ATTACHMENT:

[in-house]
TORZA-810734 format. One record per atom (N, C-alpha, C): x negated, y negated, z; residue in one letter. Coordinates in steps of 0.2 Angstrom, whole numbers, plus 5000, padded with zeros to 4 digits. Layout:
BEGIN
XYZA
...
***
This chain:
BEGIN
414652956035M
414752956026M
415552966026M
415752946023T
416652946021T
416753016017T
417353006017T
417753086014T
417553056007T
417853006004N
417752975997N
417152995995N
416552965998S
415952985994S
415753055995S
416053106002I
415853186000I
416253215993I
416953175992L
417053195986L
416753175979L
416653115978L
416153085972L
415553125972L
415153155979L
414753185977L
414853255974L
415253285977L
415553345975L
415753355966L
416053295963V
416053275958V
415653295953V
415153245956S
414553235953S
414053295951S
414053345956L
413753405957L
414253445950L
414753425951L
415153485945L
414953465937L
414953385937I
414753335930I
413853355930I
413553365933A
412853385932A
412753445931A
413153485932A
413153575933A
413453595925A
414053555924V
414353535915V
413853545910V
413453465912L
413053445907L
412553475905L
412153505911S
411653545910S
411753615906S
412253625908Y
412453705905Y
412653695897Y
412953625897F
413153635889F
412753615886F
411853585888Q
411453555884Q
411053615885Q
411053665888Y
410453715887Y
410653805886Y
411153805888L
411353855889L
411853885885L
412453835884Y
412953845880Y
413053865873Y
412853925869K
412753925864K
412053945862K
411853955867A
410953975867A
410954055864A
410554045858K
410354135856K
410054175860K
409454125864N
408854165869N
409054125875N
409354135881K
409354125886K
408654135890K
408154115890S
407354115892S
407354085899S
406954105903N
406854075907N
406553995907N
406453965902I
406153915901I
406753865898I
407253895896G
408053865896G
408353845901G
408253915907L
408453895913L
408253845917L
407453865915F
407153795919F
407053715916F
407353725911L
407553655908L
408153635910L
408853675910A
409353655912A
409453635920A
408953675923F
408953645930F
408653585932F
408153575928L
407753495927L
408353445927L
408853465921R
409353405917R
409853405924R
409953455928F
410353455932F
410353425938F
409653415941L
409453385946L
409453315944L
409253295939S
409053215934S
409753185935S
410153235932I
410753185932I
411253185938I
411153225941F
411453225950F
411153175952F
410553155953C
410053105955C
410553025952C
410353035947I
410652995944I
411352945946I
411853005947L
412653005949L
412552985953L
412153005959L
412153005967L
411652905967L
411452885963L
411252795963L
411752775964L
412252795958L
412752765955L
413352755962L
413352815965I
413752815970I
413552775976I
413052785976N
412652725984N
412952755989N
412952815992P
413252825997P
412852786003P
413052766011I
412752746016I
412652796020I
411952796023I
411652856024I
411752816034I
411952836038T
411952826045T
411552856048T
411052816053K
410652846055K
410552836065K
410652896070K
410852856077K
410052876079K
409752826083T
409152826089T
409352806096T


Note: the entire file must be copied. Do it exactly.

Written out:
[in-house]
TORZA-810734 format. One record per atom (N, C-alpha, C): x negated, y negated, z; residue in one letter. Coordinates in steps of 0.2 Angstrom, whole numbers, plus 5000, padded with zeros to 4 digits. Layout:
BEGIN
XYZA
...
***
This chain:
BEGIN
414652956035M
414752956026M
415552966026M
415752946023T
416652946021T
416753016017T
417353006017T
417753086014T
417553056007T
417853006004N
417752975997N
417152995995N
416552965998S
415952985994S
415753055995S
416053106002I
415853186000I
416253215993I
416953175992L
417053195986L
416753175979L
416653115978L
416153085972L
415553125972L
415153155979L
414753185977L
414853255974L
415253285977L
415553345975L
415753355966L
416053295963V
416053275958V
415653295953V
415153245956S
414553235953S
414053295951S
414053345956L
413753405957L
414253445950L
414753425951L
415153485945L
414953465937L
414953385937I
414753335930I
413853355930I
413553365933A
412853385932A
412753445931A
413153485932A
413153575933A
413453595925A
414053555924V
414353535915V
413853545910V
413453465912L
413053445907L
412553475905L
412153505911S
411653545910S
411753615906S
412253625908Y
412453705905Y
412653695897Y
412953625897F
413153635889F
412753615886F
411853585888Q
411453555884Q
411053615885Q
411053665888Y
410453715887Y
410653805886Y
411153805888L
411353855889L
411853885885L
412453835884Y
412953845880Y
413053865873Y
412853925869K
412753925864K
412053945862K
411853955867A
410953975867A
410954055864A
410554045858K
410354135856K
410054175860K
409454125864N
408854165869N
409054125875N
409354135881K
409354125886K
408654135890K
408154115890S
407354115892S
407354085899S
406954105903N
406854075907N
406553995907N
406453965902I
406153915901I
406753865898I
407253895896G
408053865896G
408353845901G
408253915907L
408453895913L
408253845917L
407453865915F
407153795919F
407053715916F
407353725911L
407553655908L
408153635910L
408853675910A
409353655912A
409453635920A
408953675923F
408953645930F
408653585932F
408153575928L
407753495927L
408353445927L
408853465921R
409353405917R
409853405924R
409953455928F
410353455932F
410353425938F
409653415941L
409453385946L
409453315944L
409253295939S
409053215934S
409753185935S
410153235932I
410753185932I
411253185938I
411153225941F
411453225950F
411153175952F
410553155953C
410053105955C
410553025952C
410353035947I
410652995944I
411352945946I
411853005947L
412653005949L
412552985953L
412153005959L
412153005967L
411652905967L
411452885963L
411252795963L
411752775964L
412252795958L
412752765955L
413352755962L
413352815965I
413752815970I
413552775976I
413052785976N
412652725984N
412952755989N
412952815992P
413252825997P
412852786003P
413052766011I
412752746016I
412652796020I
411952796023I
411652856024I
411752816034I
411952836038T
411952826045T
411552856048T
411052816053K
410652846055K
410552836065K
410652896070K
410852856077K
410052876079K
409752826083T
409152826089T
409352806096T